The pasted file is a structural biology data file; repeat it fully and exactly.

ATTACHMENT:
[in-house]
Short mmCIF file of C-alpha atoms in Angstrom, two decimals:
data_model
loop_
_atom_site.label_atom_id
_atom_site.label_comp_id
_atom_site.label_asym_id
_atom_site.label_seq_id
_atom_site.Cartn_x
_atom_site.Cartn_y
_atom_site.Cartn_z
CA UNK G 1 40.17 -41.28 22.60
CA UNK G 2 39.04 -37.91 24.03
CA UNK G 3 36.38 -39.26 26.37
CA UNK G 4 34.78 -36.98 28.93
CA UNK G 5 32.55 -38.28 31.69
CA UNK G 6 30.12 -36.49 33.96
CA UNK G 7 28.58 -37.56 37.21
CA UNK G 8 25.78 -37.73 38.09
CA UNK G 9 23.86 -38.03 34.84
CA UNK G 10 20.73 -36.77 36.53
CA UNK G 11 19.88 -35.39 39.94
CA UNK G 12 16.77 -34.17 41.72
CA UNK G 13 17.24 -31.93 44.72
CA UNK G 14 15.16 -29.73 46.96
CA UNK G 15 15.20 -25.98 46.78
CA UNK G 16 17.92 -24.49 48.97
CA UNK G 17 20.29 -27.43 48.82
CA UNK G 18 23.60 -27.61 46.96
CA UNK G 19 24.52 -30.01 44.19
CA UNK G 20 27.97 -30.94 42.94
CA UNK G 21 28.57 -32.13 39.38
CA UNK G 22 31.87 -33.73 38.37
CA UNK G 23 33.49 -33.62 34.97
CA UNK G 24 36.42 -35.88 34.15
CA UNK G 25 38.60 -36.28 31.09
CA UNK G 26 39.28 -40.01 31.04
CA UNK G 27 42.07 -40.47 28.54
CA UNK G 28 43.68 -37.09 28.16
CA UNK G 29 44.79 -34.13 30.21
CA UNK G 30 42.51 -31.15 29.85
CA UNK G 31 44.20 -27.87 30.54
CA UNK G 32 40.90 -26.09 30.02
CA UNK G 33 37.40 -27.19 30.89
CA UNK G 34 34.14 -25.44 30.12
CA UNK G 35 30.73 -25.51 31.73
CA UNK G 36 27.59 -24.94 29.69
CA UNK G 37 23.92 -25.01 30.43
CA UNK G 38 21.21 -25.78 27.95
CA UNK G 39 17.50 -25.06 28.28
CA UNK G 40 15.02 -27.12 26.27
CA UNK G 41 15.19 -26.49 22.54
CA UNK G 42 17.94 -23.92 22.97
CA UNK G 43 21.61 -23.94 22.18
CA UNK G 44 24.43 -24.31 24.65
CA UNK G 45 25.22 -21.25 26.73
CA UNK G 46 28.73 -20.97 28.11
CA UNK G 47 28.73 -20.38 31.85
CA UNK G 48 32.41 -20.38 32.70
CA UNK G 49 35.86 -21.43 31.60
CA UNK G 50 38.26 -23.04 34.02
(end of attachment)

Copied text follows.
[in-house]
Short mmCIF file of C-alpha atoms in Angstrom, two decimals:
data_model
loop_
_atom_site.label_atom_id
_atom_site.label_comp_id
_atom_site.label_asym_id
_atom_site.label_seq_id
_atom_site.Cartn_x
_atom_site.Cartn_y
_atom_site.Cartn_z
CA UNK G 1 40.17 -41.28 22.60
CA UNK G 2 39.04 -37.91 24.03
CA UNK G 3 36.38 -39.26 26.37
CA UNK G 4 34.78 -36.98 28.93
CA UNK G 5 32.55 -38.28 31.69
CA UNK G 6 30.12 -36.49 33.96
CA UNK G 7 28.58 -37.56 37.21
CA UNK G 8 25.78 -37.73 38.09
CA UNK G 9 23.86 -38.03 34.84
CA UNK G 10 20.73 -36.77 36.53
CA UNK G 11 19.88 -35.39 39.94
CA UNK G 12 16.77 -34.17 41.72
CA UNK G 13 17.24 -31.93 44.72
CA UNK G 14 15.16 -29.73 46.96
CA UNK G 15 15.20 -25.98 46.78
CA UNK G 16 17.92 -24.49 48.97
CA UNK G 17 20.29 -27.43 48.82
CA UNK G 18 23.60 -27.61 46.96
CA UNK G 19 24.52 -30.01 44.19
CA UNK G 20 27.97 -30.94 42.94
CA UNK G 21 28.57 -32.13 39.38
CA UNK G 22 31.87 -33.73 38.37
CA UNK G 23 33.49 -33.62 34.97
CA UNK G 24 36.42 -35.88 34.15
CA UNK G 25 38.60 -36.28 31.09
CA UNK G 26 39.28 -40.01 31.04
CA UNK G 27 42.07 -40.47 28.54
CA UNK G 28 43.68 -37.09 28.16
CA UNK G 29 44.79 -34.13 30.21
CA UNK G 30 42.51 -31.15 29.85
CA UNK G 31 44.20 -27.87 30.54
CA UNK G 32 40.90 -26.09 30.02
CA UNK G 33 37.40 -27.19 30.89
CA UNK G 34 34.14 -25.44 30.12
CA UNK G 35 30.73 -25.51 31.73
CA UNK G 36 27.59 -24.94 29.69
CA UNK G 37 23.92 -25.01 30.43
CA UNK G 38 21.21 -25.78 27.95
CA UNK G 39 17.50 -25.06 28.28
CA UNK G 40 15.02 -27.12 26.27
CA UNK G 41 15.19 -26.49 22.54
CA UNK G 42 17.94 -23.92 22.97
CA UNK G 43 21.61 -23.94 22.18
CA UNK G 44 24.43 -24.31 24.65
CA UNK G 45 25.22 -21.25 26.73
CA UNK G 46 28.73 -20.97 28.11
CA UNK G 47 28.73 -20.38 31.85
CA UNK G 48 32.41 -20.38 32.70
CA UNK G 49 35.86 -21.43 31.60
CA UNK G 50 38.26 -23.04 34.02